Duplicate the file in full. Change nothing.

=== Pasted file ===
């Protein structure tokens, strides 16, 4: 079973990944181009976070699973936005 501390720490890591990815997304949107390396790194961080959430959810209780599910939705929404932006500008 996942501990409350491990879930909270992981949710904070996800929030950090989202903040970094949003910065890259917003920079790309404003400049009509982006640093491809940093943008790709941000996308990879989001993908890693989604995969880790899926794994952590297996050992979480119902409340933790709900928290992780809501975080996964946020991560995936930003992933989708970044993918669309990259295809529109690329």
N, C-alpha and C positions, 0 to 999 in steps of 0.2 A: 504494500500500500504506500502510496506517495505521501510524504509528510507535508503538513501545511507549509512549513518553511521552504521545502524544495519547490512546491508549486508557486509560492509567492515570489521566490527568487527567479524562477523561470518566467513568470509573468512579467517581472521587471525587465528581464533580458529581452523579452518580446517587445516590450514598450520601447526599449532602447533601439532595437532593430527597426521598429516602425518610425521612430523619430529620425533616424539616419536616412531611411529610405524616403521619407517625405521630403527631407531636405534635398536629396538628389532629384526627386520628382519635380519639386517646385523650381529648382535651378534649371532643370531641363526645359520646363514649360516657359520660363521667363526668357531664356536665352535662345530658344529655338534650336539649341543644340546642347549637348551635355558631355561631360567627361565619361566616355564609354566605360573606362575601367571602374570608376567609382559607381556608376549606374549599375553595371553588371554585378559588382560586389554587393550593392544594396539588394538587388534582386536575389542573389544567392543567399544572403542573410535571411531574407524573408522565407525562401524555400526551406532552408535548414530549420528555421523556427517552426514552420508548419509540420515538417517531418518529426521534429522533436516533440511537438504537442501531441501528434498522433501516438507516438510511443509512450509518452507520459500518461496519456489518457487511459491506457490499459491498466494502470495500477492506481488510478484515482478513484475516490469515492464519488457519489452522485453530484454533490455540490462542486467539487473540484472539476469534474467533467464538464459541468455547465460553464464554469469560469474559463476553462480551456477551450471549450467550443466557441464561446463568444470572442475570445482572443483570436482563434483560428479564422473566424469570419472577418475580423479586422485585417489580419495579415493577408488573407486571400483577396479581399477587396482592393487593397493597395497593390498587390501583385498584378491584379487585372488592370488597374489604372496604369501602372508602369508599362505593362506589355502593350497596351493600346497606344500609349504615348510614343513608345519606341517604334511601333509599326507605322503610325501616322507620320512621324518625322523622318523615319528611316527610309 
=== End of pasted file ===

């Protein structure tokens, strides 16, 4: 079973990944181009976070699973936005 501390720490890591990815997304949107390396790194961080959430959810209780599910939705929404932006500008 996942501990409350491990879930909270992981949710904070996800929030950090989202903040970094949003910065890259917003920079790309404003400049009509982006640093491809940093943008790709941000996308990879989001993908890693989604995969880790899926794994952590297996050992979480119902409340933790709900928290992780809501975080996964946020991560995936930003992933989708970044993918669309990259295809529109690329």
N, C-alpha and C positions, 0 to 999 in steps of 0.2 A: 504494500500500500504506500502510496506517495505521501510524504509528510507535508503538513501545511507549509512549513518553511521552504521545502524544495519547490512546491508549486508557486509560492509567492515570489521566490527568487527567479524562477523561470518566467513568470509573468512579467517581472521587471525587465528581464533580458529581452523579452518580446517587445516590450514598450520601447526599449532602447533601439532595437532593430527597426521598429516602425518610425521612430523619430529620425533616424539616419536616412531611411529610405524616403521619407517625405521630403527631407531636405534635398536629396538628389532629384526627386520628382519635380519639386517646385523650381529648382535651378534649371532643370531641363526645359520646363514649360516657359520660363521667363526668357531664356536665352535662345530658344529655338534650336539649341543644340546642347549637348551635355558631355561631360567627361565619361566616355564609354566605360573606362575601367571602374570608376567609382559607381556608376549606374549599375553595371553588371554585378559588382560586389554587393550593392544594396539588394538587388534582386536575389542573389544567392543567399544572403542573410535571411531574407524573408522565407525562401524555400526551406532552408535548414530549420528555421523556427517552426514552420508548419509540420515538417517531418518529426521534429522533436516533440511537438504537442501531441501528434498522433501516438507516438510511443509512450509518452507520459500518461496519456489518457487511459491506457490499459491498466494502470495500477492506481488510478484515482478513484475516490469515492464519488457519489452522485453530484454533490455540490462542486467539487473540484472539476469534474467533467464538464459541468455547465460553464464554469469560469474559463476553462480551456477551450471549450467550443466557441464561446463568444470572442475570445482572443483570436482563434483560428479564422473566424469570419472577418475580423479586422485585417489580419495579415493577408488573407486571400483577396479581399477587396482592393487593397493597395497593390498587390501583385498584378491584379487585372488592370488597374489604372496604369501602372508602369508599362505593362506589355502593350497596351493600346497606344500609349504615348510614343513608345519606341517604334511601333509599326507605322503610325501616322507620320512621324518625322523622318523615319528611316527610309 